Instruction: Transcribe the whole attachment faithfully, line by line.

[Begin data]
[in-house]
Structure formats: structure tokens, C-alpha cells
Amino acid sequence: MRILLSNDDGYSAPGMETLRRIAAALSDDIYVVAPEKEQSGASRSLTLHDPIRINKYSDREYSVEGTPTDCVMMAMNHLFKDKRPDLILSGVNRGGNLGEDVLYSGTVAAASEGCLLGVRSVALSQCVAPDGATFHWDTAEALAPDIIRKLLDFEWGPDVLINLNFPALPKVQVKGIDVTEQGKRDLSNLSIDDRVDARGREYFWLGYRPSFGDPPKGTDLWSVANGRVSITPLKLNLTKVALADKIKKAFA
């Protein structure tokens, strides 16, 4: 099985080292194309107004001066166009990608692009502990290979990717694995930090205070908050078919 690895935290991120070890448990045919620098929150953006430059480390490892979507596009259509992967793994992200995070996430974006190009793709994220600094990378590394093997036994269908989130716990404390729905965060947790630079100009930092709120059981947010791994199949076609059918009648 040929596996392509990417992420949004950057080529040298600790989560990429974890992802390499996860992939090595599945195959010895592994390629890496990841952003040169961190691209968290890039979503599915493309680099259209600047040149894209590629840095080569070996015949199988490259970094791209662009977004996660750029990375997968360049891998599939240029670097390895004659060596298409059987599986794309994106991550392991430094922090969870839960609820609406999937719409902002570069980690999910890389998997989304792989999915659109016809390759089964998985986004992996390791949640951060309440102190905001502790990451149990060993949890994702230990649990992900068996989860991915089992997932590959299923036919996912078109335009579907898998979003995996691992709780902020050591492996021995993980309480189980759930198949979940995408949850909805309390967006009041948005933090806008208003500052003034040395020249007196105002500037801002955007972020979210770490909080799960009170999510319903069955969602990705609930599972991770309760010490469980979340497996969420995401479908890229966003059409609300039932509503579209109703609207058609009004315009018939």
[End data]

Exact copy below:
[in-house]
Structure formats: structure tokens, C-alpha cells
Amino acid sequence: MRILLSNDDGYSAPGMETLRRIAAALSDDIYVVAPEKEQSGASRSLTLHDPIRINKYSDREYSVEGTPTDCVMMAMNHLFKDKRPDLILSGVNRGGNLGEDVLYSGTVAAASEGCLLGVRSVALSQCVAPDGATFHWDTAEALAPDIIRKLLDFEWGPDVLINLNFPALPKVQVKGIDVTEQGKRDLSNLSIDDRVDARGREYFWLGYRPSFGDPPKGTDLWSVANGRVSITPLKLNLTKVALADKIKKAFA
């Protein structure tokens, strides 16, 4: 099985080292194309107004001066166009990608692009502990290979990717694995930090205070908050078919 690895935290991120070890448990045919620098929150953006430059480390490892979507596009259509992967793994992200995070996430974006190009793709994220600094990378590394093997036994269908989130716990404390729905965060947790630079100009930092709120059981947010791994199949076609059918009648 040929596996392509990417992420949004950057080529040298600790989560990429974890992802390499996860992939090595599945195959010895592994390629890496990841952003040169961190691209968290890039979503599915493309680099259209600047040149894209590629840095080569070996015949199988490259970094791209662009977004996660750029990375997968360049891998599939240029670097390895004659060596298409059987599986794309994106991550392991430094922090969870839960609820609406999937719409902002570069980690999910890389998997989304792989999915659109016809390759089964998985986004992996390791949640951060309440102190905001502790990451149990060993949890994702230990649990992900068996989860991915089992997932590959299923036919996912078109335009579907898998979003995996691992709780902020050591492996021995993980309480189980759930198949979940995408949850909805309390967006009041948005933090806008208003500052003034040395020249007196105002500037801002955007972020979210770490909080799960009170999510319903069955969602990705609930599972991770309760010490469980979340497996969420995401479908890229966003059409609300039932509503579209109703609207058609009004315009018939």